Indonesian lawmakers are considering a bill that could have disastrous implications for LGBTQ+ citizens and tourists, criminalizing same-sex relationships, cohabitation, and even criticizing the president.
Indonesian President Joko Widodo had planned to bring the law forward in the next week, but at the last minute he's implemented a one-month delay in the vote, after widespread international condemnation of the regressive bill.
As written, the bill would replace outdated laws that remain in place from colonial rule, such as those banning criticism of the Dutch royal family. While those regulations are clearly in need of an update, the new bill would also curtailed a number of current freedoms. Namely, it would have banned all sex outside of marriage. Since marriage equality is banned in Indonesia, that would amount to the criminalization of homosexuality.
What's more, it would have imposed penalties for unmarried couples who live together, for criticizing the president, for providing contraceptives, for performing an abortion, and for practicing "black magic," among other acts.
Cohabitation, for example, would be punished with a fine of up to 10 million rupiah, or around $700 U.S. dollars, and up to six months in jail.
Nasir Djamil, a politician representing the Prosperous Justice Party, issued a statement saying, "the state must protect citizens from behavior that is contrary to the supreme precepts of God."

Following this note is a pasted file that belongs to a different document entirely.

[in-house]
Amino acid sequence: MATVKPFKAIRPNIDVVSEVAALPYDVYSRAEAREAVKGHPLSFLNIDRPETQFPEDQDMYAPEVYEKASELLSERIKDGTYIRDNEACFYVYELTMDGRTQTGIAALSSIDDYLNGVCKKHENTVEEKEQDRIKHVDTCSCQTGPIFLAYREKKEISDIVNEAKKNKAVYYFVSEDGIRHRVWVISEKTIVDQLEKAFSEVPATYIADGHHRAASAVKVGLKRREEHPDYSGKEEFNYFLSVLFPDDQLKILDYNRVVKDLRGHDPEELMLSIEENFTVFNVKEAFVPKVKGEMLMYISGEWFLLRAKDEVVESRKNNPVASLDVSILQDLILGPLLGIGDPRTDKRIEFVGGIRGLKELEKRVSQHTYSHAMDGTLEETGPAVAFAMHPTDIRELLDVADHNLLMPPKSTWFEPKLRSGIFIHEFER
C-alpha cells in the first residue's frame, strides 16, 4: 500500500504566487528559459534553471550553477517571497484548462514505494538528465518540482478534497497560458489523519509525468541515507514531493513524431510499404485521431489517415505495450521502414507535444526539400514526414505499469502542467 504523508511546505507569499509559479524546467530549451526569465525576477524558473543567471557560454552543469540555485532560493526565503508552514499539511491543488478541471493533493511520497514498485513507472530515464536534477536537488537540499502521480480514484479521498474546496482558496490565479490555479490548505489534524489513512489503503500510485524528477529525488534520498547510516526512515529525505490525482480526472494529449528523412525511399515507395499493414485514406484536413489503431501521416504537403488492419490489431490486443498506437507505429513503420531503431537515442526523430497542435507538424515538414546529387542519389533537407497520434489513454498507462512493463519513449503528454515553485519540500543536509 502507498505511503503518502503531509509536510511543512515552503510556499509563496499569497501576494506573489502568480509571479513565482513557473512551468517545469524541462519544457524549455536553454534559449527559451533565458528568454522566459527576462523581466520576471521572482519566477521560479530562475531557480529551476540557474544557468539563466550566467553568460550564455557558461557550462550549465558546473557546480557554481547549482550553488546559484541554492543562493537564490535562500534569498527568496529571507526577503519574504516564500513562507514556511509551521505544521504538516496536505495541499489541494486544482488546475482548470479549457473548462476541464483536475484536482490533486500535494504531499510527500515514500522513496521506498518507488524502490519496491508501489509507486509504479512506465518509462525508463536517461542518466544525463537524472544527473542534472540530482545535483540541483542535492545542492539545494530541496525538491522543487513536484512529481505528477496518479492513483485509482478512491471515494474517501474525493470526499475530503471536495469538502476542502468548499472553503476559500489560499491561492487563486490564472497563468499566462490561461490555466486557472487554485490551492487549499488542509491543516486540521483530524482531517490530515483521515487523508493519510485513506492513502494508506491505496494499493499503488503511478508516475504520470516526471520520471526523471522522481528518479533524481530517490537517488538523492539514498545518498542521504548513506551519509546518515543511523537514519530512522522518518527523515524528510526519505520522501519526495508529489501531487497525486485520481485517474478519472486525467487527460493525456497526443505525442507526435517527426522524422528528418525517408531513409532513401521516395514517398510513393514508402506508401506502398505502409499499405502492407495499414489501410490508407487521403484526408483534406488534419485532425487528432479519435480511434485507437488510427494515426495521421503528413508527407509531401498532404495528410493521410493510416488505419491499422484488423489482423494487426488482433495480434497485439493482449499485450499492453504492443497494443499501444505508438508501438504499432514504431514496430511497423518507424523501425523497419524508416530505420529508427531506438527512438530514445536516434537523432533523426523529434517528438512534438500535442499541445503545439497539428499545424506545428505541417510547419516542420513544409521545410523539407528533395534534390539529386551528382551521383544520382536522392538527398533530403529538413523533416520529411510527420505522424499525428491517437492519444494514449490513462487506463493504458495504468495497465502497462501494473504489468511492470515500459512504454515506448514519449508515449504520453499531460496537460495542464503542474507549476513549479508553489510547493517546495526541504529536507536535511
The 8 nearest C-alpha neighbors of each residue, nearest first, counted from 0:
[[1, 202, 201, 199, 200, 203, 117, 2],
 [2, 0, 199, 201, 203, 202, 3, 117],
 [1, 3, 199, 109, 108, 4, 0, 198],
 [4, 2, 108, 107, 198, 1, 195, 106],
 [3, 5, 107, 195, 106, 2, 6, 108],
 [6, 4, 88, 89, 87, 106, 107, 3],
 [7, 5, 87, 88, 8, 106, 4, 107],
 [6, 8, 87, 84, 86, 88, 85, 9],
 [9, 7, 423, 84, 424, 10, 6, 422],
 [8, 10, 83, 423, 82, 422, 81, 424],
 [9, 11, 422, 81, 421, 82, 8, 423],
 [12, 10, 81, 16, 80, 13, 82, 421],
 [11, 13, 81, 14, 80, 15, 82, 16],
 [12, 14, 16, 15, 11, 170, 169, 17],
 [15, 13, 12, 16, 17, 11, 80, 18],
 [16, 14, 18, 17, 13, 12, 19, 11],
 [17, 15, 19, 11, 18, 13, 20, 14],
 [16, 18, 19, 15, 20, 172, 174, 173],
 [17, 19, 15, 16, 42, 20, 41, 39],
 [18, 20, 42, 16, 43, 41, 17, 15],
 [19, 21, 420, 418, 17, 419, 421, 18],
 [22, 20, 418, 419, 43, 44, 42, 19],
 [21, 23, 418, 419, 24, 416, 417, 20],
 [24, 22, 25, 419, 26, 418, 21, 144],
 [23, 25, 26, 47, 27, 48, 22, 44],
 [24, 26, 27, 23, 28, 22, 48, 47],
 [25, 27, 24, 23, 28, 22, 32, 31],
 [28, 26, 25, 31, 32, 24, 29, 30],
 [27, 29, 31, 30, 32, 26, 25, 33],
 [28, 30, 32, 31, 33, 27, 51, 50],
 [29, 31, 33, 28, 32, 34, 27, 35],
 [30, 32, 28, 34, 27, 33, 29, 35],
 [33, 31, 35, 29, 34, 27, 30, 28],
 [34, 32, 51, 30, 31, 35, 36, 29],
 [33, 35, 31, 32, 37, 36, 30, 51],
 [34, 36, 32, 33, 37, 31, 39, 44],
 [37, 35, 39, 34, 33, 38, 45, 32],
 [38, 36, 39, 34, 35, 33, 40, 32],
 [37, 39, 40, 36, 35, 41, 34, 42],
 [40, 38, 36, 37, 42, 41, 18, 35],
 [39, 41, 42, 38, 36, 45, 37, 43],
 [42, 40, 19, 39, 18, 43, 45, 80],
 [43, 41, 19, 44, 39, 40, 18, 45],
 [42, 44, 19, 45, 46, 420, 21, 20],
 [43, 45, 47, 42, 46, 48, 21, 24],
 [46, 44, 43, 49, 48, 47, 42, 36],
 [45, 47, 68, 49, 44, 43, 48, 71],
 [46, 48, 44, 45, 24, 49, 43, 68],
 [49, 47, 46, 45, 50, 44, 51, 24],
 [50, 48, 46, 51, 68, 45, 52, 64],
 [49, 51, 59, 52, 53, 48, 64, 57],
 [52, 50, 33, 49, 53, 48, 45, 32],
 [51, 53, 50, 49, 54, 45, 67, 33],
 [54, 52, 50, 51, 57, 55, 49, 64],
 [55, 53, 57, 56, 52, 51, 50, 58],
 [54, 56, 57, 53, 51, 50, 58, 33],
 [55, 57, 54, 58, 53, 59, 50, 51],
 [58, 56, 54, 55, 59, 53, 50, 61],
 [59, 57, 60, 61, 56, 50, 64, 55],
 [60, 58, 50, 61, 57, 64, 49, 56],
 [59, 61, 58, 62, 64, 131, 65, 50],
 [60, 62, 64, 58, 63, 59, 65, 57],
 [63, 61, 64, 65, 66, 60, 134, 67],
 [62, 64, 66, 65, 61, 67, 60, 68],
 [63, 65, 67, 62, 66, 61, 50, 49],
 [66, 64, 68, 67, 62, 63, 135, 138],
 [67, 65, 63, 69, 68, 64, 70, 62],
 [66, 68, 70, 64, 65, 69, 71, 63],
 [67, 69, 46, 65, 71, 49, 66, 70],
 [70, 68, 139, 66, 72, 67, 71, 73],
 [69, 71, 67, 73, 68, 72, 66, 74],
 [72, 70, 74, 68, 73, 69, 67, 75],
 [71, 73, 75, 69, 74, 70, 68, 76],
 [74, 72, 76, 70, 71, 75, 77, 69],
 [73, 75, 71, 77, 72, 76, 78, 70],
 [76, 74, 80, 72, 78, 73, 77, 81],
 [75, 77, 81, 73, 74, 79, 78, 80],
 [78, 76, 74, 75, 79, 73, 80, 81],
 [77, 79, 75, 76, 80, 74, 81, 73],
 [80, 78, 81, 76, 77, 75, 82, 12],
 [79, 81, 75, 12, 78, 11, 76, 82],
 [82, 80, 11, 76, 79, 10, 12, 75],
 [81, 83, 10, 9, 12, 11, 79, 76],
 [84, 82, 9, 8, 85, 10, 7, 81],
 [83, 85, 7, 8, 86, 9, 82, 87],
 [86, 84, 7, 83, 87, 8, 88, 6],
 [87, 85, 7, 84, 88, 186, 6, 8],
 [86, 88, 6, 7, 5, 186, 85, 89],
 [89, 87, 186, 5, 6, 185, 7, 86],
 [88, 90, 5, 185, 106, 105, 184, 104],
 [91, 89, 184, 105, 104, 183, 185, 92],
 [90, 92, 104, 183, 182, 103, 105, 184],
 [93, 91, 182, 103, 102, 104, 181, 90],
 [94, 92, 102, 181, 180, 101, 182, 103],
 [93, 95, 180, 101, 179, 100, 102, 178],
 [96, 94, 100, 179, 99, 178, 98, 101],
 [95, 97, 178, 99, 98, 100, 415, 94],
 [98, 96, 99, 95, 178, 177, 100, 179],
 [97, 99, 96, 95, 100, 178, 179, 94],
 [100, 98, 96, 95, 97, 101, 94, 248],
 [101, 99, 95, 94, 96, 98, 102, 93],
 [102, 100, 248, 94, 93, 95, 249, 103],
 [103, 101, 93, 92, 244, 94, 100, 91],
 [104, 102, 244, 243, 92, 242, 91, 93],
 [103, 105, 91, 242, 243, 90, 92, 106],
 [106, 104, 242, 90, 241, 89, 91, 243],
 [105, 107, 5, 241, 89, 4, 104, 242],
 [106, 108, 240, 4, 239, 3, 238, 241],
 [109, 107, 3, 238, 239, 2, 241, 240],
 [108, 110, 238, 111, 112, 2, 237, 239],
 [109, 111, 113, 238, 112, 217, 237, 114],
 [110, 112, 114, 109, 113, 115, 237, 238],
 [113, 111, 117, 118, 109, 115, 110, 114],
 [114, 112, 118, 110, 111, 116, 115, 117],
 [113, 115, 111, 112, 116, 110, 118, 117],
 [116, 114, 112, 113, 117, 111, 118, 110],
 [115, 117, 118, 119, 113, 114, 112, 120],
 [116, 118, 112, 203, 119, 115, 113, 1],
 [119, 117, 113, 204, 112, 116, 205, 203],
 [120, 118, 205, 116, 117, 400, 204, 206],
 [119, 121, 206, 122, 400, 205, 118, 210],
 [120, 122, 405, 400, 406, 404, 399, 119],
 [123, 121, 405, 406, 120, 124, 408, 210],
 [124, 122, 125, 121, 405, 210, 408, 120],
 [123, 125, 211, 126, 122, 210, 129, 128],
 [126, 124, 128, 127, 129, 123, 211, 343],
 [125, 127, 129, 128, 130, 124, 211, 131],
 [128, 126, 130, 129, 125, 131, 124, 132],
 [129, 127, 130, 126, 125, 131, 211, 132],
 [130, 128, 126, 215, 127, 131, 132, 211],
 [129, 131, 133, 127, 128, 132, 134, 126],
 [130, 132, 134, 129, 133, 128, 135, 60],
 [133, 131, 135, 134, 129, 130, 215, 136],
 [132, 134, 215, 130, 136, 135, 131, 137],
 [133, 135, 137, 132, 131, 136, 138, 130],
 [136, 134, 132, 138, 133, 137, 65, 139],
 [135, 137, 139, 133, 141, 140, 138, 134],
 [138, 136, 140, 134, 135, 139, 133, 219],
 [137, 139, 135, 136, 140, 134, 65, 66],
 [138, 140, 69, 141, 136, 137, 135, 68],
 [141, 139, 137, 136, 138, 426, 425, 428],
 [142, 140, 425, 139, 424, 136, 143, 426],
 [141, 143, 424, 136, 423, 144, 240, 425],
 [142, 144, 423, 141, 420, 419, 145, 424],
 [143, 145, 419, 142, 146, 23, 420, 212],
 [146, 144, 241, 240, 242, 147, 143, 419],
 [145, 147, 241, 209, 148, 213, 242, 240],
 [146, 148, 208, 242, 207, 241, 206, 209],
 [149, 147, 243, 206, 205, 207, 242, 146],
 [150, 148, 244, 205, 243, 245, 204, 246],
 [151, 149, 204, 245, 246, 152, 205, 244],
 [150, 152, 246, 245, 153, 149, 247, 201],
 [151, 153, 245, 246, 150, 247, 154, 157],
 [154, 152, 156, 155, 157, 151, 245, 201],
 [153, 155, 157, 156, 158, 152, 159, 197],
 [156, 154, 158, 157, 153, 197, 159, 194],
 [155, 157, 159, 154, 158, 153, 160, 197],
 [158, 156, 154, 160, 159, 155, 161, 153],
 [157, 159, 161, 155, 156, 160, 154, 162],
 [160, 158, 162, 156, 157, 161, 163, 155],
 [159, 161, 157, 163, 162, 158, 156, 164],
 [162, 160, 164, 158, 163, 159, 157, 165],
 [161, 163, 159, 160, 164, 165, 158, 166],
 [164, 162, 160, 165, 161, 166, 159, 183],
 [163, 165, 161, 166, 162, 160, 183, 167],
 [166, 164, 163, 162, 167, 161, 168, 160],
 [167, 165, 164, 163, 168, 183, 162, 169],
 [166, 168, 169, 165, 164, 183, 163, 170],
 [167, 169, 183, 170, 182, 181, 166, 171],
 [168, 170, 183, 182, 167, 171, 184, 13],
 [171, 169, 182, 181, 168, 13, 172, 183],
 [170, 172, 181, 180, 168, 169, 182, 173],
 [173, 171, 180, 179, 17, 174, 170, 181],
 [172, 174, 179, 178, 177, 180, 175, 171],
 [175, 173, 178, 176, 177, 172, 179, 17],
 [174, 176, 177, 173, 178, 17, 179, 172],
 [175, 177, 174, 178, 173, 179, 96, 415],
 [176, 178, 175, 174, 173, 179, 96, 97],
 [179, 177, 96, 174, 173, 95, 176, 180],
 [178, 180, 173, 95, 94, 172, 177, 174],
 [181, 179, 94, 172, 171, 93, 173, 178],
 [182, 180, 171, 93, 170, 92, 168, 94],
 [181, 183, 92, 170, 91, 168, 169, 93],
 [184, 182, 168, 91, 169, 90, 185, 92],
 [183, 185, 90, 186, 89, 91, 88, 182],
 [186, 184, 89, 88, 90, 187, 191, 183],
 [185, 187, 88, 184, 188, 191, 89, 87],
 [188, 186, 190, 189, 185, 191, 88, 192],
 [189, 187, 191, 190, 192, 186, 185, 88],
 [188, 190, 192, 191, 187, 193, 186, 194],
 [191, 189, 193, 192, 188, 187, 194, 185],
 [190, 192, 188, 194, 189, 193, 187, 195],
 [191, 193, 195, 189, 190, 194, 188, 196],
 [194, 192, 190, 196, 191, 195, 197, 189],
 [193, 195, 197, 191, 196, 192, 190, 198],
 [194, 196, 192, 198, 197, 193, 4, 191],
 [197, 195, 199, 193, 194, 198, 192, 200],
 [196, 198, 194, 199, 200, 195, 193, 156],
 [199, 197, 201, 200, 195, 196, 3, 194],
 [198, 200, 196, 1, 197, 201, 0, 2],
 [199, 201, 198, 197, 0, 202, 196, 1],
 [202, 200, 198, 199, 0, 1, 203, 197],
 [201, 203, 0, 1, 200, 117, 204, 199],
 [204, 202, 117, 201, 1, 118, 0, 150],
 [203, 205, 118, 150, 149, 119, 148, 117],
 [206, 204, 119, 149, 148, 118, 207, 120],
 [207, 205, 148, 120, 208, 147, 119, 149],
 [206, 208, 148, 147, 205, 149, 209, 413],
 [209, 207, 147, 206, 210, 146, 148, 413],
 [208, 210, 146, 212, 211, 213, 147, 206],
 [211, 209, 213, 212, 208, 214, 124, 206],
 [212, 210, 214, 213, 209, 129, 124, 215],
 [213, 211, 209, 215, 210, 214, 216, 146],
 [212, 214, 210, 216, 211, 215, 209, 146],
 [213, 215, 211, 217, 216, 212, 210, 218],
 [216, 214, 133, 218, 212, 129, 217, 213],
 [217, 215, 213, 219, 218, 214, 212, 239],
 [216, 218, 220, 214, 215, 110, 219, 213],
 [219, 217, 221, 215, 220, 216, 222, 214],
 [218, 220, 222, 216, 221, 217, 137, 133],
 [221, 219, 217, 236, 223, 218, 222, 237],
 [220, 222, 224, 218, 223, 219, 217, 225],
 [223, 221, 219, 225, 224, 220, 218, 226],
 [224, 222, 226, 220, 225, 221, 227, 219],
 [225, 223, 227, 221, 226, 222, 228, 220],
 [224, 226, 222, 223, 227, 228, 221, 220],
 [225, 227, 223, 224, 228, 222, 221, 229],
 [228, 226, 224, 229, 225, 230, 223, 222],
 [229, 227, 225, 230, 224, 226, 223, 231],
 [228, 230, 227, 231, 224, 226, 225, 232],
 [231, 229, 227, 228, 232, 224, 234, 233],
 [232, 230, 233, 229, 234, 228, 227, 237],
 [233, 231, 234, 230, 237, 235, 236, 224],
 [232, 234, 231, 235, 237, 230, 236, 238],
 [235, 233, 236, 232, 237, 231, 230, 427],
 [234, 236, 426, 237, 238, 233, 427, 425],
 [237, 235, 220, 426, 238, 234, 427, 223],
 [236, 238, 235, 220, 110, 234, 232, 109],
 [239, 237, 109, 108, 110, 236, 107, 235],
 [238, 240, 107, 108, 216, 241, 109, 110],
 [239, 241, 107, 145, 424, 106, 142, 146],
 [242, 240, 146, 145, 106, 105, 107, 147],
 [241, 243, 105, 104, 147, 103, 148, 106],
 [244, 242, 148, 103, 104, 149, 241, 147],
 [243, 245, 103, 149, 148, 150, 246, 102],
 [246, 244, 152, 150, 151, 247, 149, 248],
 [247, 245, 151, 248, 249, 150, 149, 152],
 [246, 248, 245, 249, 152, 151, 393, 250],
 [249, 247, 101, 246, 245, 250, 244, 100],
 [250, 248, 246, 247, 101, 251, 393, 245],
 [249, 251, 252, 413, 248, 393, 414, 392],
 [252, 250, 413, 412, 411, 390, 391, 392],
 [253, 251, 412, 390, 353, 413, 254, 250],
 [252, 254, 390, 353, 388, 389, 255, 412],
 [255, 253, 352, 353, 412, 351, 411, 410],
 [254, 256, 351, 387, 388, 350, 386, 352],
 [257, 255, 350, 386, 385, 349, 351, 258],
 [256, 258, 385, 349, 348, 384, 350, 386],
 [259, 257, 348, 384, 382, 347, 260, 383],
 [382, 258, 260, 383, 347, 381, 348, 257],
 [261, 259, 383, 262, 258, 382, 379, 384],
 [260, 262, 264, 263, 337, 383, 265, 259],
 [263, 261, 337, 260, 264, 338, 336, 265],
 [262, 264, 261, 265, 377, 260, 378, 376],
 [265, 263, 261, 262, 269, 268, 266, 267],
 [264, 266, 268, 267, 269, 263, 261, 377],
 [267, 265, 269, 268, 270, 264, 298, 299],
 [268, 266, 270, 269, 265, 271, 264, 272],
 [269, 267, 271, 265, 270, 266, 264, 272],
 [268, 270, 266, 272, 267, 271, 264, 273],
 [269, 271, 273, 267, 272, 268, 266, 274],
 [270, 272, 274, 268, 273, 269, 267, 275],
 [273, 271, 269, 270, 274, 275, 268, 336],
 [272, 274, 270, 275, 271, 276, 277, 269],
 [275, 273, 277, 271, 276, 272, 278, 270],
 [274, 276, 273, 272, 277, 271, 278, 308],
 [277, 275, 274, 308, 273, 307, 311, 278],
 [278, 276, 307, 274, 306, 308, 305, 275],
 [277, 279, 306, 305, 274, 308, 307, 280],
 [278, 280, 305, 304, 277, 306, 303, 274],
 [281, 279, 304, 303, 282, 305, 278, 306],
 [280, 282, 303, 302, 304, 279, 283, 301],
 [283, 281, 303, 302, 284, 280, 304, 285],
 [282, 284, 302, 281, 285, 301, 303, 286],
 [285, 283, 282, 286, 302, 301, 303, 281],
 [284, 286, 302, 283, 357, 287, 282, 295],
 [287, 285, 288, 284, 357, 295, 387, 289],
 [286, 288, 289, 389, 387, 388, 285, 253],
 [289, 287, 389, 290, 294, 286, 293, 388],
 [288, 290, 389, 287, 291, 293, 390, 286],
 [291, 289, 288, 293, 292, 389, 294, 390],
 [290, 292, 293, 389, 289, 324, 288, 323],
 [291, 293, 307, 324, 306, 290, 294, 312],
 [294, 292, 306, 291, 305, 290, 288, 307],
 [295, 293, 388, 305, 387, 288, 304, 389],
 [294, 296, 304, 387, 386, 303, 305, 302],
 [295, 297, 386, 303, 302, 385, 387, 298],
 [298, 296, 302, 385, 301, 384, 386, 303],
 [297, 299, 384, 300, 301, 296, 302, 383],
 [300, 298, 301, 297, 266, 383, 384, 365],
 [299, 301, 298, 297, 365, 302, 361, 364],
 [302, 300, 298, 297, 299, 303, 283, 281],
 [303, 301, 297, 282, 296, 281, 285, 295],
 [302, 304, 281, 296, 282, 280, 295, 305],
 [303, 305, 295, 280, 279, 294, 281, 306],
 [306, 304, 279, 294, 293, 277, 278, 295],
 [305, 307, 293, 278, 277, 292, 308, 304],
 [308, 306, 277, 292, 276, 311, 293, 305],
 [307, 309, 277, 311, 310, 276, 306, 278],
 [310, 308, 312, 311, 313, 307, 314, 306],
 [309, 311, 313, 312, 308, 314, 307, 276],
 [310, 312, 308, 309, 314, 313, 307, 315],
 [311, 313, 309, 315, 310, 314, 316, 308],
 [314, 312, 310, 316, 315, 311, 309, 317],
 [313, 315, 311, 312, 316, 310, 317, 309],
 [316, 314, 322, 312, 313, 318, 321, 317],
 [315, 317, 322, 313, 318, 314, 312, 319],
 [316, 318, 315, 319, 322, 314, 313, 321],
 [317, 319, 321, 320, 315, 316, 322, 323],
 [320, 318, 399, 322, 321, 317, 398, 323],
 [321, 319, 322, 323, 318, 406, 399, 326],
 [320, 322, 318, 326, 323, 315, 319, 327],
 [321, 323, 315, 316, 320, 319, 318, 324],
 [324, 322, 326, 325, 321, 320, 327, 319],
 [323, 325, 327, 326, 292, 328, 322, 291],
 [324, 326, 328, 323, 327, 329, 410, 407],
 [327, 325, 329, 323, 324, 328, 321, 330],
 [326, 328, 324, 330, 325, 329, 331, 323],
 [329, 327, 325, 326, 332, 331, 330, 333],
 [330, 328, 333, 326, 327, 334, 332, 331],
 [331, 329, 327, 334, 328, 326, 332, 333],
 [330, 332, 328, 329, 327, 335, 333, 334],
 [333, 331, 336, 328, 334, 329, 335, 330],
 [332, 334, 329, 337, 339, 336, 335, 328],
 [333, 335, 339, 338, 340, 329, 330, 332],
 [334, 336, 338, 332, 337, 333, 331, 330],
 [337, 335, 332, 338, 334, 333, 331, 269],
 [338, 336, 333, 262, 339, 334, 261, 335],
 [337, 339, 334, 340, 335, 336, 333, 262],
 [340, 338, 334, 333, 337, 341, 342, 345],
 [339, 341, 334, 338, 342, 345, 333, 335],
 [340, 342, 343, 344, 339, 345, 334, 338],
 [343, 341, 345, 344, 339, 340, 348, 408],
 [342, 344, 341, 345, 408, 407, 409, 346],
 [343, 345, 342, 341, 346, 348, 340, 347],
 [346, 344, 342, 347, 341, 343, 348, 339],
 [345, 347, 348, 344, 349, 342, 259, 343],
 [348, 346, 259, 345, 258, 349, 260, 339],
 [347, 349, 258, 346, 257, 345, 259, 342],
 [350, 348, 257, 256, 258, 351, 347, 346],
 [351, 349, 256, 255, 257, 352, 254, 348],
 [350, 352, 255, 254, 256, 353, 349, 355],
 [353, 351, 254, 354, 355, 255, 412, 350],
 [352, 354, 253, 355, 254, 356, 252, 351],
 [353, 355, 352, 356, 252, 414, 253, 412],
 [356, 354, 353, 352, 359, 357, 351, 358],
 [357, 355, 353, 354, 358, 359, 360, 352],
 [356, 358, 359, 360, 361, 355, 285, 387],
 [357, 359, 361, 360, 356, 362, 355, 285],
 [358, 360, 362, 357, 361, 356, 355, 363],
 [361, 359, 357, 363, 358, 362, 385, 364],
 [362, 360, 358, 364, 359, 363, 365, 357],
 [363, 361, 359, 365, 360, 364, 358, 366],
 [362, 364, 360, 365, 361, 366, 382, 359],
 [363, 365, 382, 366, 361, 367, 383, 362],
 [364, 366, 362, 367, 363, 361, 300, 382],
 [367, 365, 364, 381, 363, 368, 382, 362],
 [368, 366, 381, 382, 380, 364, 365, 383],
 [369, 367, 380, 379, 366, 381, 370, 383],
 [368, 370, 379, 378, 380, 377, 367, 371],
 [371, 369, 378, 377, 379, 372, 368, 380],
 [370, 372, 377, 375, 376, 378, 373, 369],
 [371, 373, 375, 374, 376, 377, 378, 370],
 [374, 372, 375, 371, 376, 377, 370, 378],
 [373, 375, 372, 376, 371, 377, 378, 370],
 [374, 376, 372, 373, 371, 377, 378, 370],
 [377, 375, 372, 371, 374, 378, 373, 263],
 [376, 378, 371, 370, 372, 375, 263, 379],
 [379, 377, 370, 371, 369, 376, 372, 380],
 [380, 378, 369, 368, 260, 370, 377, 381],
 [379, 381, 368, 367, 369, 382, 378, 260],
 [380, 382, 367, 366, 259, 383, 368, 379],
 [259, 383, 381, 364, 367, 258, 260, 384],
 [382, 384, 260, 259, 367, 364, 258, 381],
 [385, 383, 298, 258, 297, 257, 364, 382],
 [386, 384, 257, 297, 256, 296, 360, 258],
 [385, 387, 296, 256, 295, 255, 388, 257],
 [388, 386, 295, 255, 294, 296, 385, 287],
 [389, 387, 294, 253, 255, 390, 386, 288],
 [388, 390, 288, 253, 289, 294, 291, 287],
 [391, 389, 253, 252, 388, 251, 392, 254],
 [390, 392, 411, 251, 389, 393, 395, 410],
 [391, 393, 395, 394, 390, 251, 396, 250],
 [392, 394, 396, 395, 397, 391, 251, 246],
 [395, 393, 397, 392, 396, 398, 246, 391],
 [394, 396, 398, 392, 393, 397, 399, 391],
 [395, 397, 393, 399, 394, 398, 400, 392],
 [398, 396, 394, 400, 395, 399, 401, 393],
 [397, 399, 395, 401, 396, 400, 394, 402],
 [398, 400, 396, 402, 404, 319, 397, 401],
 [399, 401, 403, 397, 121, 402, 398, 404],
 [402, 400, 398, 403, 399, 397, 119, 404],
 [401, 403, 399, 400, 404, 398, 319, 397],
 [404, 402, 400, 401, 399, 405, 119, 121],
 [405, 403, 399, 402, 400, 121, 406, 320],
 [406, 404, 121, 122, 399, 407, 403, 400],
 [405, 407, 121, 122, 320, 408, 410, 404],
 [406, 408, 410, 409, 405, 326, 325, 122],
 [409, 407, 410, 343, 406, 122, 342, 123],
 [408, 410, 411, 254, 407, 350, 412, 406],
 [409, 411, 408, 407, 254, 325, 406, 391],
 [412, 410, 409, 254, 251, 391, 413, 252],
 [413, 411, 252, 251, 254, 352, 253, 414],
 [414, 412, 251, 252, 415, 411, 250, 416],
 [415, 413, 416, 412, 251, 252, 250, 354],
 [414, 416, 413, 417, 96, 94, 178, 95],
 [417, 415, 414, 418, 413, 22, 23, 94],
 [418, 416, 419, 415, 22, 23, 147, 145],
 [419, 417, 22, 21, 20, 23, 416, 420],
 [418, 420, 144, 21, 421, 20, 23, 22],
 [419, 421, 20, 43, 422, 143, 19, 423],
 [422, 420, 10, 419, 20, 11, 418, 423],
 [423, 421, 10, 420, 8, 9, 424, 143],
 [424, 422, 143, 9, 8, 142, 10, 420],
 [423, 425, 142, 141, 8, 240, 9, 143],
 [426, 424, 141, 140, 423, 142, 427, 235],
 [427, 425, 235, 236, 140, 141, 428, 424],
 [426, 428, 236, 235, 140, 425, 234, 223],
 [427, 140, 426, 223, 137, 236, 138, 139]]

The bill will be renewed for consideration next month, when a new parliament is seated. If ratified, there would be a two-year waiting period before it went into effect.
In addition to being called "disastrous" for human rights, the bill could have a devastating impact on tourism at a time when the country is pushing an initiative to create 10 new destinations to rival Bali.
Bali hosts around 6 million tourists every year, many of them queer. The law would leave those visitors particularly vulnerable to persecution and blackmail. An unscrupulous police officer could demand payment from a couple that couldn't prove that they're married, or face prison time.
Human Rights Watch said the proposal would be "disastrous not only for women and religious and gender minorities, but for all Indonesians."
Indonesians have already experienced an alarming crackdown, targeting queer people over the last few years, with police raids, vigilante mob violence, and hate speech. While homosexuality is only officially banned in one area of the country, widespread stigma lingers and officials have long threatened further violence -- whether legal or not.